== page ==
How Do YOU Deal With Time Zone Changes?

Topic 17108 | Page 3

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Tractor Man's Comment
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For local deliveries, and reporting times in macros, use your CDL phone clock, on local time.

Where do you get those "CDL Phones"? Do Verizon or Sprint sell them?

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Sorry Errol, I can't help but mess with you and your auto correct!

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CDL:

Commercial Driver's License (CDL)

A CDL is required to drive any of the following vehicles:

  • Any combination of vehicles with a gross combined weight rating (GCWR) of 26,001 or more pounds, providing the gross vehicle weight rating (GVWR) of the vehicle being towed is in excess of 10,000 pounds.
  • Any single vehicle with a GVWR of 26,001 or more pounds, or any such vehicle towing another not in excess of 10,000 pounds.
  • Any vehicle, regardless of size, designed to transport 16 or more persons, including the driver.
  • Any vehicle required by federal regulations to be placarded while transporting hazardous materials.

HOS:

Hours Of Service

HOS refers to the logbook hours of service regulations.
Truckin Along With Kearse's Comment
member avatar

Its true about the QC and breaks...but I look at my phone for when to set it not the QC. At the end of the break if you hit the button to change your line of duty a d you are still out of hours it will say in red "you need 39 min to complete your break" or whatever.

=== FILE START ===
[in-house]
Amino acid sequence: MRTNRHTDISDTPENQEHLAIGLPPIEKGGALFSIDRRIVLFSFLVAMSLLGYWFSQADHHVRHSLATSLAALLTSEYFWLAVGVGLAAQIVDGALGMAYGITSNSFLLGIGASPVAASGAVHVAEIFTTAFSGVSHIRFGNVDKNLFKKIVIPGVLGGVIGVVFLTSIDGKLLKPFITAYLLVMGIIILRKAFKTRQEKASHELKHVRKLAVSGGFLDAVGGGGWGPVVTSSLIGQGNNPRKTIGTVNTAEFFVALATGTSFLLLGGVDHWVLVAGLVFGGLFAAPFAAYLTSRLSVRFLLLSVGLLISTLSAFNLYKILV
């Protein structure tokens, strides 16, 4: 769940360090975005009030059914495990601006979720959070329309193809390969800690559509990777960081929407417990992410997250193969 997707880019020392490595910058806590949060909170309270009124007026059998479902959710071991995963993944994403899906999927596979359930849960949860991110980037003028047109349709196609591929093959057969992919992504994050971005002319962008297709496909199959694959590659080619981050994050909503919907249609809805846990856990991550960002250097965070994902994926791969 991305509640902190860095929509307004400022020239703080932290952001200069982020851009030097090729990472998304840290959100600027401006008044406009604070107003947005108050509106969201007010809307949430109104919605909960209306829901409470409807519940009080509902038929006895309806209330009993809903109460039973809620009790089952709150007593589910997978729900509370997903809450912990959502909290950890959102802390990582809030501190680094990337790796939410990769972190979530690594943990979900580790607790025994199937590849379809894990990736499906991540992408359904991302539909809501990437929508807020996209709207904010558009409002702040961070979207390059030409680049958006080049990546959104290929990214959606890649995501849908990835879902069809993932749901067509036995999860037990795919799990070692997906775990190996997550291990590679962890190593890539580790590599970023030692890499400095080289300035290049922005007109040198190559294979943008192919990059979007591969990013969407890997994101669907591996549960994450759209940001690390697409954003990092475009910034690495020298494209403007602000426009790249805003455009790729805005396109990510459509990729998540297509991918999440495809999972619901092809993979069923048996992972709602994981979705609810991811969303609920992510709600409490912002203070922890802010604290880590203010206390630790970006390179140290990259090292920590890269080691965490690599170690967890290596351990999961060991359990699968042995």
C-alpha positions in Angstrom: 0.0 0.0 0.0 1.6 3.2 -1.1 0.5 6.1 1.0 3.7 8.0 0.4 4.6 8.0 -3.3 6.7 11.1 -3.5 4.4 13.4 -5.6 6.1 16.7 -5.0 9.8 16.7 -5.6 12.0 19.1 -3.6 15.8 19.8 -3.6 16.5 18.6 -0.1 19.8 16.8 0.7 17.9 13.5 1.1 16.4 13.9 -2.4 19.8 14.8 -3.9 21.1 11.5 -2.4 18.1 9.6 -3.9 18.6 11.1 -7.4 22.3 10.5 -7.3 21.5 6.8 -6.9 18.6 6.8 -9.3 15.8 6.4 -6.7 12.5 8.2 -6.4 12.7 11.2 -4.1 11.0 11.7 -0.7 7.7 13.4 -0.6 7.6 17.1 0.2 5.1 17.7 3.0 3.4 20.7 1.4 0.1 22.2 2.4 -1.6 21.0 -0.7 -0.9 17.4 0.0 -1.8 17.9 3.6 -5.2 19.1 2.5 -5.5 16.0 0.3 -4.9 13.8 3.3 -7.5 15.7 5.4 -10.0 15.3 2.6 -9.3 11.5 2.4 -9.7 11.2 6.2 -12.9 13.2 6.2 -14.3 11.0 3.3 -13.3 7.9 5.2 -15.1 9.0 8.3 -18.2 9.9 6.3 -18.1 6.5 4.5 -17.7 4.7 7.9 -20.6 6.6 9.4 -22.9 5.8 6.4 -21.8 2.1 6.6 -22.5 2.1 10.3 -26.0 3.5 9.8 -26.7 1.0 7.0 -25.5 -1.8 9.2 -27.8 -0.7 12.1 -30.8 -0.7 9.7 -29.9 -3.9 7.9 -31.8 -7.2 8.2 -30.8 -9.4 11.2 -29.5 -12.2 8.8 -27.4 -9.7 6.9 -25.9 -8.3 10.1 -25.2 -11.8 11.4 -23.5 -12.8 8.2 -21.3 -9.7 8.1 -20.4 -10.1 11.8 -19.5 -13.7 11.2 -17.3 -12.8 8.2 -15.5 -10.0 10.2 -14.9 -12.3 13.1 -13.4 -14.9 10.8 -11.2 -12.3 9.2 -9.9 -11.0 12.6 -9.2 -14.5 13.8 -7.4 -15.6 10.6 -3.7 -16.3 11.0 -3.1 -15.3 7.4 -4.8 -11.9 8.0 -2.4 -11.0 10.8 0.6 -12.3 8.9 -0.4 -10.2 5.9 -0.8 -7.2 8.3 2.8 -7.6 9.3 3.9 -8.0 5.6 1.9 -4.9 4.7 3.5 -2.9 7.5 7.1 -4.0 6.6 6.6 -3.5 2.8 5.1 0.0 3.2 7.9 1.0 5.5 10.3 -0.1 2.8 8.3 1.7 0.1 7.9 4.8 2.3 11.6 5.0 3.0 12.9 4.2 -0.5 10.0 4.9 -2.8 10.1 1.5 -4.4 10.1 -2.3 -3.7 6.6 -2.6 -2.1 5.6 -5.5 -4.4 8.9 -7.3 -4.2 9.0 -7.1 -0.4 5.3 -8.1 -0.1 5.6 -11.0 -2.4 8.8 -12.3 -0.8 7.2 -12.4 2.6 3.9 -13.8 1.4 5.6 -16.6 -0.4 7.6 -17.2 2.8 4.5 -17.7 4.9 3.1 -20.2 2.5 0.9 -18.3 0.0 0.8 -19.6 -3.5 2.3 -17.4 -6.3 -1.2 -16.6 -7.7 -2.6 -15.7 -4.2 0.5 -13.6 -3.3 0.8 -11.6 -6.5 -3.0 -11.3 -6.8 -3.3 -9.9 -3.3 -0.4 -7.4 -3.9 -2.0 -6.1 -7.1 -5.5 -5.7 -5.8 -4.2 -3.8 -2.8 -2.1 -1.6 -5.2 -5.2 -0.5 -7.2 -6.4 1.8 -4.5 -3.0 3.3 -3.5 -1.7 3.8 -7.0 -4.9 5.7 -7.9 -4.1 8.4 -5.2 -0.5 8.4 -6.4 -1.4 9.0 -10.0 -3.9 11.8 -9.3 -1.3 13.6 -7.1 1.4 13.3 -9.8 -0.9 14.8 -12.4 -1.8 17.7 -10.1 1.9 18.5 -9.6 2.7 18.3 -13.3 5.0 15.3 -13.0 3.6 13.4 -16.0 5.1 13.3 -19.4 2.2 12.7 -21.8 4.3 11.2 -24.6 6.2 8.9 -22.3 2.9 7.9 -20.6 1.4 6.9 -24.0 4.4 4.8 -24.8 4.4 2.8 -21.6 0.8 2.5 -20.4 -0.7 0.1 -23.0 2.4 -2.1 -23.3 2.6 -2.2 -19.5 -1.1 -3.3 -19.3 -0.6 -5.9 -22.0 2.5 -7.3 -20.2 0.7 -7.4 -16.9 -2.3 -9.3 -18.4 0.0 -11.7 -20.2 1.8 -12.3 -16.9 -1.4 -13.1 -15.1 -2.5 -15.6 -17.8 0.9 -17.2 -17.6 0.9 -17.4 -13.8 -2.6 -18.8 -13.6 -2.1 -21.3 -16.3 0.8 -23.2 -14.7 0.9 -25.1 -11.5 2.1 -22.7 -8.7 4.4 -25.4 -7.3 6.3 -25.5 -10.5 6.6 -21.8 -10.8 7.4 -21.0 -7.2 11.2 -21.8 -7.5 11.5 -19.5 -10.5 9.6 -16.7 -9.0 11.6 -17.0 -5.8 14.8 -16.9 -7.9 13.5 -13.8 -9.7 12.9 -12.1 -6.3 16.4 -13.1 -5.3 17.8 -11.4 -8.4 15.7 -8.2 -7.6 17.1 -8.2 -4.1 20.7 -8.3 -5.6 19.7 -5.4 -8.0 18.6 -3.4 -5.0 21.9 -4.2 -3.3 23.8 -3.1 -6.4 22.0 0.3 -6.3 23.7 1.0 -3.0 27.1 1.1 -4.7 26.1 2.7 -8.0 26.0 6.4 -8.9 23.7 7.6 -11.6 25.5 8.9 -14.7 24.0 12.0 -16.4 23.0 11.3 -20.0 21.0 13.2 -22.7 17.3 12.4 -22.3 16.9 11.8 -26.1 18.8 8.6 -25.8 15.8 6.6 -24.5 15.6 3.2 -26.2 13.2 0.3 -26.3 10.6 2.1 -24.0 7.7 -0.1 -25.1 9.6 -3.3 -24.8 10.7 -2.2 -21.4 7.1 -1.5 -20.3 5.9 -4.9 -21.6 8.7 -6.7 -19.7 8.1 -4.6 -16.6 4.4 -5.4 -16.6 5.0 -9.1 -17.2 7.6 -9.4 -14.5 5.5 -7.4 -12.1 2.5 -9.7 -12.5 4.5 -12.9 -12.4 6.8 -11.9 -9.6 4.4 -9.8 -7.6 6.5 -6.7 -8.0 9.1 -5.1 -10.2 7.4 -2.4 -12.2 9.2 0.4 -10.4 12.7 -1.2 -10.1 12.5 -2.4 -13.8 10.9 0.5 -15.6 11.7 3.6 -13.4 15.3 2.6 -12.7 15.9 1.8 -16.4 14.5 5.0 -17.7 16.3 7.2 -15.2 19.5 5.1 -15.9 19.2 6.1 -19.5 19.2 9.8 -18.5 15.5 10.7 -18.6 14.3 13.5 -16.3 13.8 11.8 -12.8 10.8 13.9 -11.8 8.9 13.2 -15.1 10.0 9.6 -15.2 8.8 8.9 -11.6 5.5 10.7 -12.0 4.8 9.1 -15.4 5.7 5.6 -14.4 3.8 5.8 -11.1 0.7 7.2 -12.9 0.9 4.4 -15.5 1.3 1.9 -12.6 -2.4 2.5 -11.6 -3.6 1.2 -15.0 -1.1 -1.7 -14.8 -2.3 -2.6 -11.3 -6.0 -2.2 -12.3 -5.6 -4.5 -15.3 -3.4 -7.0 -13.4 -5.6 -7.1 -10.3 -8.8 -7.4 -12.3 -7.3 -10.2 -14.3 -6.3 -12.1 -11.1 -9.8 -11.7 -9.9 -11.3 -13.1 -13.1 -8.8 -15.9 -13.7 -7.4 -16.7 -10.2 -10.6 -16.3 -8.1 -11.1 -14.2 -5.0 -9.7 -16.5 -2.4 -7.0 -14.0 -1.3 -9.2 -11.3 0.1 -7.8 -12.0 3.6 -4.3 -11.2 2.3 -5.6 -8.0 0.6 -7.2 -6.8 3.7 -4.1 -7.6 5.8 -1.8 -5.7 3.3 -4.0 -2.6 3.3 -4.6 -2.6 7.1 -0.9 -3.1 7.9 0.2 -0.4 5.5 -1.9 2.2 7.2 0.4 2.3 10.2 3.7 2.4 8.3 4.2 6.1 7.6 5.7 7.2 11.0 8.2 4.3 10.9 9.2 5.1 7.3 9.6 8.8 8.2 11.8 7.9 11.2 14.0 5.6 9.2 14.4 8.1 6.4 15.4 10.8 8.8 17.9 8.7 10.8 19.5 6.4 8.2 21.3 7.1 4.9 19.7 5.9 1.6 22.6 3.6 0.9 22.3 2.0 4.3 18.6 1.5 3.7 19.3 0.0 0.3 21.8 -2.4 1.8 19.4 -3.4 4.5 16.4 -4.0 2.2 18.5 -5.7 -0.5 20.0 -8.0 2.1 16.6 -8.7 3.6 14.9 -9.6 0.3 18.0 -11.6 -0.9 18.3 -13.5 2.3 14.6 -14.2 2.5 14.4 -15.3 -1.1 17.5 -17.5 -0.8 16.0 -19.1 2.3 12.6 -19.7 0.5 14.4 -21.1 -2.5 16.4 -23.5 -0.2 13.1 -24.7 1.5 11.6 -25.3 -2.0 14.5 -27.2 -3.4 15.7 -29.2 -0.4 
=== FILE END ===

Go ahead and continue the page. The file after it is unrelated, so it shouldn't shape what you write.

Recaps suck cause our base is Central which means I get hours back at 0100 eastern time...that is the only real problem I had...trying to remember that

Everyone runs their truck differently. You have to find what works for you. One trainer told me "prime is on central and that is what you have to go by, so you have to do everything central." Uh....no...I dont. My FM asks for LOCAL time ETAs so that is what I give him. But I'm usually so early it doesn't matter. Lol

Fm:

Dispatcher, Fleet Manager, Driver Manager

The primary person a driver communicates with at his/her company. A dispatcher can play many roles, depending on the company's structure. Dispatchers may assign freight, file requests for home time, relay messages between the driver and management, inform customer service of any delays, change appointment times, and report information to the load planners.
's Comment
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World Clock Widget 2016 is working pretty well. Free app . Has your time, then you add your destination and that clock pops up.

Farmerbob1's Comment
member avatar

So your OCD list when leaving your truck should include keys, pen, whatever else and fingers.

Heh, I knew I forgot something back in 1996.

Farmerbob1's Comment
member avatar

The only real hangup I've run across is working with your 10hr break.

Suppose you are based in Memphis (Central time) and you stop near Macon, GA (Eastern). The QC says 1720, so you decide 0330 to start up. Pick up your cell phone, set the alarm for 3:30am.

Your alarm goes off at the appointed time, you figure 10 hrs later. You look at the QC, it shows 9 hours break, 1 to go!! What the ....!

Answer: your phone is default set to show local time. The Qualcomm is always on your base time. Eastern time zone is 1 hour later than Central. Look at your QC clock (1720 CST), convert that to local time first (1820 EST), then add 10 hours for your alarm (4:20 am EST) The mistake is worse going west, you might oversleep an hour or two!

For local deliveries, and reporting times in macros, use your CDL phone clock, on local time.

I don't even look at the time for my 10 hour break. When the truck stops, I pick up my smartphone and say two sentences: